For an SUV, the engine is connected to the body parts by three linking components including left mount, right mount and rear mount. Collecting the acceleration data of active and passive sides of three mounts, and combining with the dynamic stiffness of three mounts in all directions that equates the diagonal elements of matrix ${\mathbf{K}}_{C}$, the operating load is identified based on the mountstiffness method, which can be expressed as:
where ${{\mathbf{K}}_{C}}_{j}\left(\omega \right)$ denotes the dynamic mount stiffness obtained from Eq. (18). ${\mathbf{a}}_{aj}\left(\omega \right)$ and ${\mathbf{a}}_{pj}\left(\omega \right)$ denotes that the acceleration of active and passive side of the mount respectively turned into the frequencydomain signals.
4.2. Collection of operating data
Seven 3direction acceleration sensors were installed on target location and each of the three mounts’ active and passive sides. The arrangement of measurement locations is shown in Fig. 2. The operating data was collected under idling speed of 800 r/min, including $X$, $Y$ and $Z$ direction vibration acceleration signals of active and passive sides of three mounts. The measured acceleration data in the $Z$ direction of the three mounts’ active and passive sides are shown in Fig. 35.
Fig. 2The arrangement of measuring locations
a) Left mount of engine
b) Right mount of engine
c) Rear mount of engine
d) Target location
According to Eq. (21), when the mountstiffness method was used to identify the load, the acceleration’s frequencydomain signals of active and passive sides of the three mounts were required, reserving the phase information of the data. Therefore, the collected timedomain signals were transformed into frequencydomain signals ${\mathbf{a}}_{aj}\left(\omega \right)$ and ${\mathbf{a}}_{pj}\left(\omega \right)$ by Fourier transform. The acceleration’s frequencydomain signals of the active and passive sides of the three mounts in the $Z$ direction are shown in Figs. 68.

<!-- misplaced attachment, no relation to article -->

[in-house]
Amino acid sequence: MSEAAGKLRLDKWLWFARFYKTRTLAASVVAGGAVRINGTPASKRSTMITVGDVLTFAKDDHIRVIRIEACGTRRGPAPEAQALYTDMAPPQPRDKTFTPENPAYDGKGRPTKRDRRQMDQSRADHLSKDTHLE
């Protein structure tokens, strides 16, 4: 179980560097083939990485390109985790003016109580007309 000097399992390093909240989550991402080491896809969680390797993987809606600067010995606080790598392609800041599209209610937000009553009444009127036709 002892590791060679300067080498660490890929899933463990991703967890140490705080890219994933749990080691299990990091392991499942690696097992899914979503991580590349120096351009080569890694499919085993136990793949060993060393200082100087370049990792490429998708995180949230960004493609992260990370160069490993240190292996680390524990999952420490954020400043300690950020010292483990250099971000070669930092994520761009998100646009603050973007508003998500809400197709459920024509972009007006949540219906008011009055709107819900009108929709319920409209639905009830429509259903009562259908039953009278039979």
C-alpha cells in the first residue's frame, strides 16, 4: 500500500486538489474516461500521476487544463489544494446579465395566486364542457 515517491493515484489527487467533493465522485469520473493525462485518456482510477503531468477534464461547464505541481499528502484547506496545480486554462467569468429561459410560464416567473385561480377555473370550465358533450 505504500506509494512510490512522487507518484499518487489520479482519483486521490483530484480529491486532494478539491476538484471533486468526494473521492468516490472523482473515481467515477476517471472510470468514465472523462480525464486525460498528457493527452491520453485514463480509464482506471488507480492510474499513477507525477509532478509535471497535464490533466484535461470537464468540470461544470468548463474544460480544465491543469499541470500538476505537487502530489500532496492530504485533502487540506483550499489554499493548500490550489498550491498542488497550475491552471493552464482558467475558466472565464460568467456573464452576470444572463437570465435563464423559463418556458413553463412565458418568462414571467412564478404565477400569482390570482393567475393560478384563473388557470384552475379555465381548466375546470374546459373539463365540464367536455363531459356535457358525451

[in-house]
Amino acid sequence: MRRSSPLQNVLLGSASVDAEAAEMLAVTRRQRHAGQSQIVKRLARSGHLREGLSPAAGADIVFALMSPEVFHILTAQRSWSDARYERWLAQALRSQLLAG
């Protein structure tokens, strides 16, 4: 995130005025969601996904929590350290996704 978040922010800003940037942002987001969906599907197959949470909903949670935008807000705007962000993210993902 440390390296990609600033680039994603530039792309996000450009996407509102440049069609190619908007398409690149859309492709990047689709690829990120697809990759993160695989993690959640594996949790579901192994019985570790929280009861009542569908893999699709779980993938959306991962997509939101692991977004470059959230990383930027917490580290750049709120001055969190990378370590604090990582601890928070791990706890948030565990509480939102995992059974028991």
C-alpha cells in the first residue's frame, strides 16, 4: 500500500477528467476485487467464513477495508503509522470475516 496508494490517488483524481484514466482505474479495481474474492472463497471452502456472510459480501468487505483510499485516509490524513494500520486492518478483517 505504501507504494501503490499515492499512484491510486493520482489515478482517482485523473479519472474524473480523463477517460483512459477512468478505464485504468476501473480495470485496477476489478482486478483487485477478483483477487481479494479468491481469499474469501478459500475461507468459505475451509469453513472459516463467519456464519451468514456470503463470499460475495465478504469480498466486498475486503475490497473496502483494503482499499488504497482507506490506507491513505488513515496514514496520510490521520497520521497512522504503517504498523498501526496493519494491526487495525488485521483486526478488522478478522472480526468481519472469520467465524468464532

Fig. 3Timedomain signals of active and passive sides of the left mount in Z direction
Fig. 4Timedomain signals of active and passive sides of the right mount in Z direction
Fig. 5Timedomain signals of active and passive sides of the rear mount in Z direction
Fig. 6Frequencydomain signals of active and passive sides of the left mount in Z direction
Fig. 7Frequencydomain signals of active and passive sides of the right mount in Z direction
Fig. 8Frequencydomain signals of active and passive sides of the rear mount in Z direction
4.3. Measurement of system’s frequency response function
The measurement of the FRF of system obtained from hammering test in the process, the acceleration sensors of target location and mount’s active and passive sides were retained. In order to reduce the calculation complexity of the computational method of the substructure’s FRF, we take only one target location, $Z$direction of the front floor of the cab, to simplify the matrix operation. The multidegreeoffreedom coupled vibration system of “enginemountbody” forms a model that inputs nine singles and outputs just one single, as shown in Fig. 9.
Fig. 9“Enginemountbody” model of real vehicle